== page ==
Lal Jose's 'Elsamma Enna Aankutty' is set in Balan Pillai City, a small high range village somewhere near Idukki, where Elsamma (Ann Augustine), the newspaper girl and Palunni (Kunchacko Boban), the milk delivery boy set things running every morning. Their admiration for each other is never expressed by either, at least until Aby (Indrajith) arrives from the city and casts his eyes on the pretty girl.
Elsamma is yet another girl who has been cast in the survivor role, and she walks quietly behind her several predecessors. You are reminded of Meera Jasmine in 'Kasthuriman' or Manju Warrier in 'Kanmadam' or several other similar women characters who are engaged in a tooth and nail fight with life.
There is nothing much different in the way the central character has been conceived by Sindhuraj, and this is where the film falters big time. Elsamma is the silent sufferer, who has even pretended all her life that she has failed her board exams, since she wanted to give her sisters an education! She remains hawk eyed and wards off unsolicited attention on her siblings.
Sindhuraj's script keeps shifting from being moderately steady at the beginning of the films to intermittently shaky towards the middle and continuously wobbly towards the climax. There are a couple of harmless giggles that it offers in the initial few minutes of the film. The scenario is beautifully set and then the monotony of the tale gradually starts eating into the account.
The sub plot in the form of an anti-liquor campaign launched by Elsamma and her ilk against the local brewer (Vijayaraghavan) lacks the punch. So does all the drama that involves Elsamma's mother (KPAC Lalitha). Aby and his friends serve not much more than being scene props. The culmination of it all, when Elsamma takes the big decisions of her life comes without as much as the slightest whimper. It all gets pretty much quiet towards the end.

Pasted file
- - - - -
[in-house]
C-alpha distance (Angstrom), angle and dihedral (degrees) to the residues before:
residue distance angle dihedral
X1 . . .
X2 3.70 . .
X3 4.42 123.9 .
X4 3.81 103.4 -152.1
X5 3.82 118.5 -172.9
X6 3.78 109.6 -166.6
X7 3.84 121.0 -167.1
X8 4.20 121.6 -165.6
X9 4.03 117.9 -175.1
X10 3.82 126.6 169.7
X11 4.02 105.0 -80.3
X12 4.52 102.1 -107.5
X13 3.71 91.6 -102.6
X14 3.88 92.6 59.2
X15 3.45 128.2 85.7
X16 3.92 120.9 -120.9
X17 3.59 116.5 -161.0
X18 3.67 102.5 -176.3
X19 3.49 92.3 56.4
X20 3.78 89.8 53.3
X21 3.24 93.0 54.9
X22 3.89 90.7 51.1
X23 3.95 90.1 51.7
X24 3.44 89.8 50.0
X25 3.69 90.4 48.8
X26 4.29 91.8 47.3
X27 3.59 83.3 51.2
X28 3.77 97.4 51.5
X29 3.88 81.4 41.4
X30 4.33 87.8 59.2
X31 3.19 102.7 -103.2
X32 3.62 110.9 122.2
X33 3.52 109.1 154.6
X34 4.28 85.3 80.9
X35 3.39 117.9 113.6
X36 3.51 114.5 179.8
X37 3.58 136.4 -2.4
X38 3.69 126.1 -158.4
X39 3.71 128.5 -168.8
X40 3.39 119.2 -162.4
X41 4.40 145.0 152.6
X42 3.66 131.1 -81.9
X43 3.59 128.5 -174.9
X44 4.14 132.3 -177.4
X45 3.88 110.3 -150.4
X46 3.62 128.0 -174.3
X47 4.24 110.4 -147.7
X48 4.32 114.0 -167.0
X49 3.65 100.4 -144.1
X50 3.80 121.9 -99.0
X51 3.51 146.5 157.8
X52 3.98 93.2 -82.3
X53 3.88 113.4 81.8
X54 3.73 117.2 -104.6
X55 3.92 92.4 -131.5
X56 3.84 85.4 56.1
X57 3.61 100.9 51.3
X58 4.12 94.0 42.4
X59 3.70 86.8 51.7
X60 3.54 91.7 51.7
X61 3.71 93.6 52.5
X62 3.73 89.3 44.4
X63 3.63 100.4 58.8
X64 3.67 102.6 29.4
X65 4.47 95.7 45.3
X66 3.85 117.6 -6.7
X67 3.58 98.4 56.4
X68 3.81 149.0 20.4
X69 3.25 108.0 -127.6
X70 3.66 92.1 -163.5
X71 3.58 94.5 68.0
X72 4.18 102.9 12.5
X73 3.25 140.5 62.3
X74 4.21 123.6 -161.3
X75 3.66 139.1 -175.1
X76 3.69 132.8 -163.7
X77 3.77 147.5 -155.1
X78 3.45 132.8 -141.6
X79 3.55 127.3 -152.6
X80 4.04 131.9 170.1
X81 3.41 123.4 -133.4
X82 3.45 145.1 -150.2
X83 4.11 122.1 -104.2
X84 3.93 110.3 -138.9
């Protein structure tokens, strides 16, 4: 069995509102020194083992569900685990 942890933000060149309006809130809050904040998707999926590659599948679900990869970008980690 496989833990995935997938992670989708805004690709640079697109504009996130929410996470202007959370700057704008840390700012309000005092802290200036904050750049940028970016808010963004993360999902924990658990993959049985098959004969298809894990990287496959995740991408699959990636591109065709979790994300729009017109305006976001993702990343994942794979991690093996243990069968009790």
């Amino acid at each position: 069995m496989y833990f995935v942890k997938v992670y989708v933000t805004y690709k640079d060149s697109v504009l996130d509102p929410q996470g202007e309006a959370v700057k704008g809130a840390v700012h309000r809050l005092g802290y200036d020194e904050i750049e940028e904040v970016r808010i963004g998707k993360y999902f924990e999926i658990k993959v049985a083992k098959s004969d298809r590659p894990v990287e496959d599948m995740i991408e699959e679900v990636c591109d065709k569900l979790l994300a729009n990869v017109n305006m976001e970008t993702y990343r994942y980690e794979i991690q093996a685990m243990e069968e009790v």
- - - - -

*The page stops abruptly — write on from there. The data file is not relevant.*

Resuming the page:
This deficiency in excitement is what makes Elsamma a disappointment. Lal Jose has this incredible skill to make even the most modest of scripts look appealing on screen. He does that without fail this time as well, and the ambience of a hillside hamlet is brilliantly built up. But the story strains and struggles
The one big relief that the film offers in Elsamma's characterization is that it doesn't attempt to make her tomboyish. She does wield a cane once in a while or gets ready for a fight with some local small time thugs, but retains a feminineness and even says that to fight injustice one needn't be a man.
Ann Augustine who has done the title role is surprisingly confident in her essayal of Elsamma, and makes an extremely promising debut. Its experimentation time for Kunchacko Boban as well, and the young actor is tremendously comfortable playing the local dairyman. Indrajith looks and acts the city dweller to perfection as well.
The film suffers from a script that is a cumbersome blend of drama and some unsettling moments, which gradually become tiresome as the film trudges to a close. Therefore the tale that Elsamma tries to tell is neither worthy of the top-notch performers in it nor the fine director at its helm.